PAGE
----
Juan Manuel Correa is adamant that he will return to racing in the future following his major crash at Spa-Francorchamps last year.
In the early stages of the Formula 2 Feature Race in Belgium of 2019, Correa collided with Anthoine Hubert, with the latter losing his life in the incident.
Correa's situation looked uncertain, as he underwent complicated surgery to save his right leg and was placed on an ECMO machine.
While his condition has improved over the last number of months, the Ecuadorian driver has conceded that his leg will likely never fully recover.
However that has not scared him out of the possibility of returning to racing, as he insists he misses getting behind the wheel of a car.
"I can return," Correa told n-tv. "The timing is uncertain because it is such a complicated injury that so much can happen.
"But even if it takes two years to come back, I will come back. I am very sure of that. I miss racing very much, every day.
"I can even imagine being in Formula 1 someday, if I do everything that is possible in rehab. Why not? Racing is not like ballet or football - as long as you can apply the gas and the brake, you're good.
"I'm fit from the waist up with no damage, that's the important thing. I have to get my leg good enough, but after that I can drive any car in the world."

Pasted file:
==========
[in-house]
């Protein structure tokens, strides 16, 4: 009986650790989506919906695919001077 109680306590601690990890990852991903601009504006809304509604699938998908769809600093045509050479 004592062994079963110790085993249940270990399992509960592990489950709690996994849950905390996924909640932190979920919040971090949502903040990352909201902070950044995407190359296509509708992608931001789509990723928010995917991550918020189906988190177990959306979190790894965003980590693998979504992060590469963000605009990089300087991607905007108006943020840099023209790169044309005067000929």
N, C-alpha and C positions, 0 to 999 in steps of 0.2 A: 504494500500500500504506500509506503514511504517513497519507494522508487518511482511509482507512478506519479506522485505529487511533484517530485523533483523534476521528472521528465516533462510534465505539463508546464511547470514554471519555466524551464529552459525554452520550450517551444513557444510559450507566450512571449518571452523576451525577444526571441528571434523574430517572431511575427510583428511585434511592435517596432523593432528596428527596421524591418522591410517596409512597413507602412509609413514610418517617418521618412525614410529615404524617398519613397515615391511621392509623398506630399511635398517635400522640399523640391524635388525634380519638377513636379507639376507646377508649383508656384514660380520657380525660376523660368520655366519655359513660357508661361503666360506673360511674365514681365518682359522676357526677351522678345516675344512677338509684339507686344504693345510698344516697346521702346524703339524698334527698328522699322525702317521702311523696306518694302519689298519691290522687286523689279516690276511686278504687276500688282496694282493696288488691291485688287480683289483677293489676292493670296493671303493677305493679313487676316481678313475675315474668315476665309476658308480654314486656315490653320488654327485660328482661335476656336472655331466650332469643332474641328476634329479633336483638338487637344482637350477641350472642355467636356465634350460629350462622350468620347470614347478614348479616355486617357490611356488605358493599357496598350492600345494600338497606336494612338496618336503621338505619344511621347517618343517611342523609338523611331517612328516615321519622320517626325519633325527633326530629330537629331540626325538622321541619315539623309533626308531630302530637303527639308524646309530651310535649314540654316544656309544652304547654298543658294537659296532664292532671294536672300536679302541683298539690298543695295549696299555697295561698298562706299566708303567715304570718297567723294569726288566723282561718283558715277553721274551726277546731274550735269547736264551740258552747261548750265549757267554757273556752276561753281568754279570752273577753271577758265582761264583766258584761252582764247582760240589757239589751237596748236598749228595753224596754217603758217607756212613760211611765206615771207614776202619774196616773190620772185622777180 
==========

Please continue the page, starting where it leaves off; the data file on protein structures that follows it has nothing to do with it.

Correa opposed the idea of changing the Eau Rouge/Raidillon section of corners, where the fatal crash occurred.
"No, they shouldn't change it," he said. "This corner is legendary, and to be honest, it could have happened in so many other corners as well.
"I love that corner and the track is one of my favourite in the simulator too. I don't know what it will be like if I drive there again in real life, but no, they shouldn't change the circuit."
Correa spoke about the time when he woke up from the accident, stating the "hardest moment was when I found out that Anthoine passed away".
"I didn't wake up until the next day in the hospital in Belgium," Correa said. "I saw my legs and how badly they were injured and noticed that I was in a lot of pain."
"Everyone went to Monza the day after the accident. I stayed in the hospital and I almost died four days later. And there was no FIA or anyone who looked after me.
"The reason I almost died was because of the strong G-forces that you only have in such a serious accident," he continued. "But the doctors in the hospital didn't know what that was because they had never seen anyone who has survived such an impact."
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